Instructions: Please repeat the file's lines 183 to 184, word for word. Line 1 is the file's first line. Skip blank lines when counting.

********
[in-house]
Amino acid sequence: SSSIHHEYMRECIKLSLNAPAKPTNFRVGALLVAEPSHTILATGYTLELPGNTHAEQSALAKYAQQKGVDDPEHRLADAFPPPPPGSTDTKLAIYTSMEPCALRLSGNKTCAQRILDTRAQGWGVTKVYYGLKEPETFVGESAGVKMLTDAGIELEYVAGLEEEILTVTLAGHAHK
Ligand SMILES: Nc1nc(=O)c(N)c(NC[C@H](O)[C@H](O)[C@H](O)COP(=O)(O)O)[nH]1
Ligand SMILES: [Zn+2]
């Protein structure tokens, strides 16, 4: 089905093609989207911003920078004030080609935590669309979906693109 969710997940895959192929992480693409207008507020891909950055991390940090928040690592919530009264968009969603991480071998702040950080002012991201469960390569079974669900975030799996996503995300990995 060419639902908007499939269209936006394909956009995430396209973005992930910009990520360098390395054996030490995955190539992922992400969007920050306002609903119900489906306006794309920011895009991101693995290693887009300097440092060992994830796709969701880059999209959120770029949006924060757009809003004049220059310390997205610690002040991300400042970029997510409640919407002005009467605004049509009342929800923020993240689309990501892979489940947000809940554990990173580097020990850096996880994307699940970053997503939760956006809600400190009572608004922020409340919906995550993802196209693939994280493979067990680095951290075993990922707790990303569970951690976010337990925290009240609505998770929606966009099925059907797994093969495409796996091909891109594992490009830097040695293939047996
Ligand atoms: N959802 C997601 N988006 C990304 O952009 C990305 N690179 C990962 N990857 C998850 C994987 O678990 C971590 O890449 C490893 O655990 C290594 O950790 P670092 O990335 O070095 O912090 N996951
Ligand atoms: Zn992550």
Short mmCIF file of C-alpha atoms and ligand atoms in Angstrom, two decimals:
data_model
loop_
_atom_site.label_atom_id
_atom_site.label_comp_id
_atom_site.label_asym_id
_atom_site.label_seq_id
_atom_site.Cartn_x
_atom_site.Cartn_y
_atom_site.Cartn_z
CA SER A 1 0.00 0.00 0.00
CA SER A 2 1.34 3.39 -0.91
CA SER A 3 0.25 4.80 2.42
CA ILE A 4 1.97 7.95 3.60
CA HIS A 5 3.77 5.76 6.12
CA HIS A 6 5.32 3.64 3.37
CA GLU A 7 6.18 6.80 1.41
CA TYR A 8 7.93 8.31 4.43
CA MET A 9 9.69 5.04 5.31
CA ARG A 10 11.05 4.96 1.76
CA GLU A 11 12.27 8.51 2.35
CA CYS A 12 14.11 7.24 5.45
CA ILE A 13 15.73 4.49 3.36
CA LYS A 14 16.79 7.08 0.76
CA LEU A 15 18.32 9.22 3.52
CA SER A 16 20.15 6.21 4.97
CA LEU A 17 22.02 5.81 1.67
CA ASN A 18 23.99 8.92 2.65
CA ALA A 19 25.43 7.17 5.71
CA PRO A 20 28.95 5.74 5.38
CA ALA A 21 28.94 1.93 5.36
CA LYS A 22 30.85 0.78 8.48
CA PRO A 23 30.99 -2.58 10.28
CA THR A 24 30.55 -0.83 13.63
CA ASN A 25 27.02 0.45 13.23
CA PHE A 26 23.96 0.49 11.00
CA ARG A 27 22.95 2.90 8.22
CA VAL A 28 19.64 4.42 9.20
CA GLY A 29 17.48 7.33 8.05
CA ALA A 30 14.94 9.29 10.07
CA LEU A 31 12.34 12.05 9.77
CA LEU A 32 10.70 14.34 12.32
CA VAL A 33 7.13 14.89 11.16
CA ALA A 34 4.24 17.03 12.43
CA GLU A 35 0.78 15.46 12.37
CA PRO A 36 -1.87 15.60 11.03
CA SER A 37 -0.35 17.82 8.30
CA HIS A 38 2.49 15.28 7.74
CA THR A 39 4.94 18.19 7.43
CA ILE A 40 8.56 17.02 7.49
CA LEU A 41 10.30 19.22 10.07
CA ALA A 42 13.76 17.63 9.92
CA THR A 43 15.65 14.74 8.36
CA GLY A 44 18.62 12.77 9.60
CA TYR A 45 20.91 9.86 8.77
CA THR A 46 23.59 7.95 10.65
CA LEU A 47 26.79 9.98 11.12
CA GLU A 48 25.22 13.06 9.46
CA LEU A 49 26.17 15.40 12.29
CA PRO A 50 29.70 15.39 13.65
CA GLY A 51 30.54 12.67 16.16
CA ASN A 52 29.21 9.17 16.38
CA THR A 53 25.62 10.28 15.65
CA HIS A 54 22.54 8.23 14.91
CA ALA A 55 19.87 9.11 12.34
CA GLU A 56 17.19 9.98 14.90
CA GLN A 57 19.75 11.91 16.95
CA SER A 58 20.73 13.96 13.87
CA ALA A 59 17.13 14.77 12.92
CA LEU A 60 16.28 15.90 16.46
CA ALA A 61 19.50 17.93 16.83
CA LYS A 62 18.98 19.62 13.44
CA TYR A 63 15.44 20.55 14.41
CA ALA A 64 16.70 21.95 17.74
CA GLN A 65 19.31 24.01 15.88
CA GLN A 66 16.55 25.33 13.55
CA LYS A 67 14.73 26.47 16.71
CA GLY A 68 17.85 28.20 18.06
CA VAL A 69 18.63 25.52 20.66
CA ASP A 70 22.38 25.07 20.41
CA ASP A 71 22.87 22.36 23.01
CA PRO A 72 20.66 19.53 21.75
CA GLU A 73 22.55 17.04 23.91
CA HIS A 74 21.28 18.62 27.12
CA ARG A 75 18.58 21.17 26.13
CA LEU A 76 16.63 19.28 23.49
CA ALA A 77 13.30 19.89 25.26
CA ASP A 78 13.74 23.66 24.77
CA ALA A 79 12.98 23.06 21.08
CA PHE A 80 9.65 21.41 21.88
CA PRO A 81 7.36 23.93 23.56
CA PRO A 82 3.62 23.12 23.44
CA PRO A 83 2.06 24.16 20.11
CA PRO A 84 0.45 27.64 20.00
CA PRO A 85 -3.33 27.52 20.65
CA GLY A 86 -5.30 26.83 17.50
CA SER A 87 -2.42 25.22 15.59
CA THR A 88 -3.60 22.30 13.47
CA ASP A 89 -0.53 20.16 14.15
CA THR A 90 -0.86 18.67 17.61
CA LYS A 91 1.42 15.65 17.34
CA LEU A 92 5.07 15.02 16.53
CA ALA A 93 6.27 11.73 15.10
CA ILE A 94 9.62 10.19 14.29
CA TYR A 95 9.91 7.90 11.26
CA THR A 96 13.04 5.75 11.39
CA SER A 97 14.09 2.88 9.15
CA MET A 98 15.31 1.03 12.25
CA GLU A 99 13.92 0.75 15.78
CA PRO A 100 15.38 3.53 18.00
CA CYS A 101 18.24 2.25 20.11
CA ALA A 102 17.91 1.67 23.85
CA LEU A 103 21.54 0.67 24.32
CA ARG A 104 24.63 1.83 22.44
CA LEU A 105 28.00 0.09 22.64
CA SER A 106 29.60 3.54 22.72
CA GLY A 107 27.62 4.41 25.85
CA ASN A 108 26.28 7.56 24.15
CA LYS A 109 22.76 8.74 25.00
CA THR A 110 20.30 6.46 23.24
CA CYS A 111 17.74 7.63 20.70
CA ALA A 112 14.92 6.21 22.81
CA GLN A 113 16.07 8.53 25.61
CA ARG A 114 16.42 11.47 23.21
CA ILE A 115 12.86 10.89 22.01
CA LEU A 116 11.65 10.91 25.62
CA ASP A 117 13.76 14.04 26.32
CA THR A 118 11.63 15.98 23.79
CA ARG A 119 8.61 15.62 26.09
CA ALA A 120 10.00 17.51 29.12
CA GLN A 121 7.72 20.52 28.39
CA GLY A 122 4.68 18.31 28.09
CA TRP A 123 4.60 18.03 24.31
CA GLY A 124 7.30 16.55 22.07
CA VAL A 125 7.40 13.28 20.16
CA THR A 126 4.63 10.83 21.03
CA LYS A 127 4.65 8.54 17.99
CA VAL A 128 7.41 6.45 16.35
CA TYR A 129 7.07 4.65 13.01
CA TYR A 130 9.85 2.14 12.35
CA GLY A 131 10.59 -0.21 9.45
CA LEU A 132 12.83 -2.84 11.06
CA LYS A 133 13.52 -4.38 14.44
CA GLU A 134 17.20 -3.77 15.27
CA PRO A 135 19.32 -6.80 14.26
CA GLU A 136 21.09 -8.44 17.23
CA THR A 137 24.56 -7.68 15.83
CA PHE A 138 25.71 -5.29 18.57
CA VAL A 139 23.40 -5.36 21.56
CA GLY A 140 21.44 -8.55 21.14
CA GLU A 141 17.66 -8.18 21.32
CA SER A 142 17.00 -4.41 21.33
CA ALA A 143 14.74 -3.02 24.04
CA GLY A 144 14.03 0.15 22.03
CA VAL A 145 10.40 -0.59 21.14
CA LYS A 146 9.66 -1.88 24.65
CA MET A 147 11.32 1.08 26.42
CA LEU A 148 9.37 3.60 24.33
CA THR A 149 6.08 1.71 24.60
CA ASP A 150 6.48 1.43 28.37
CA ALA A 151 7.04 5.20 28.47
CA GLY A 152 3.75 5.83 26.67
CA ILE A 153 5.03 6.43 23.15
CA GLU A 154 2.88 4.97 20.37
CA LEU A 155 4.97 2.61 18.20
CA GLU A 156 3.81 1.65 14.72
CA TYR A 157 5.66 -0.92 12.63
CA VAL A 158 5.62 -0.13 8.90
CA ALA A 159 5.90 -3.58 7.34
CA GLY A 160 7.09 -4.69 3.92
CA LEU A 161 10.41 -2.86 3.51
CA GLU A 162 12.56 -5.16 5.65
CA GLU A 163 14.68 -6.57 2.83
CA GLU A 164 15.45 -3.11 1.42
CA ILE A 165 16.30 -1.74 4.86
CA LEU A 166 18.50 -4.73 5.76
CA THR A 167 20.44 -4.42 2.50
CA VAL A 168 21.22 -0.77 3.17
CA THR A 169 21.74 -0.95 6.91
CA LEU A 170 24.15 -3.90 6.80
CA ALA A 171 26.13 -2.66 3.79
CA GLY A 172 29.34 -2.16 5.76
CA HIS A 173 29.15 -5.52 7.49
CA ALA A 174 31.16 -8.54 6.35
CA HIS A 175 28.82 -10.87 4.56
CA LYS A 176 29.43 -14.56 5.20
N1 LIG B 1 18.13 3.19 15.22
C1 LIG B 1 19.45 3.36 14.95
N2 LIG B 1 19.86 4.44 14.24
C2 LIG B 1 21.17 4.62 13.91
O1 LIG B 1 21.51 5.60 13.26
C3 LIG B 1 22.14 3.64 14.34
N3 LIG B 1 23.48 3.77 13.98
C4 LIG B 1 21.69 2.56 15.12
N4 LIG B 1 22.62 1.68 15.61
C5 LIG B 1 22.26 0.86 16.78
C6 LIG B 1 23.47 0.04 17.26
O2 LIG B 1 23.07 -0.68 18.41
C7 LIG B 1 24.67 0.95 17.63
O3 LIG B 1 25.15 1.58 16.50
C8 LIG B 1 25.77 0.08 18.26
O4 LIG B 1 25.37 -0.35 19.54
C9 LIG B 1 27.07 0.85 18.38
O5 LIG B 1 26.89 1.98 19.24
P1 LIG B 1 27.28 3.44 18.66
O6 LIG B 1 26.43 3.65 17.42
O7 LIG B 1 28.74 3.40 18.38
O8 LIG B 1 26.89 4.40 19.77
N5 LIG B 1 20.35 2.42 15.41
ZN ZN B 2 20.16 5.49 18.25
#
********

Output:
CA LEU A 166 18.50 -4.73 5.76
CA THR A 167 20.44 -4.42 2.50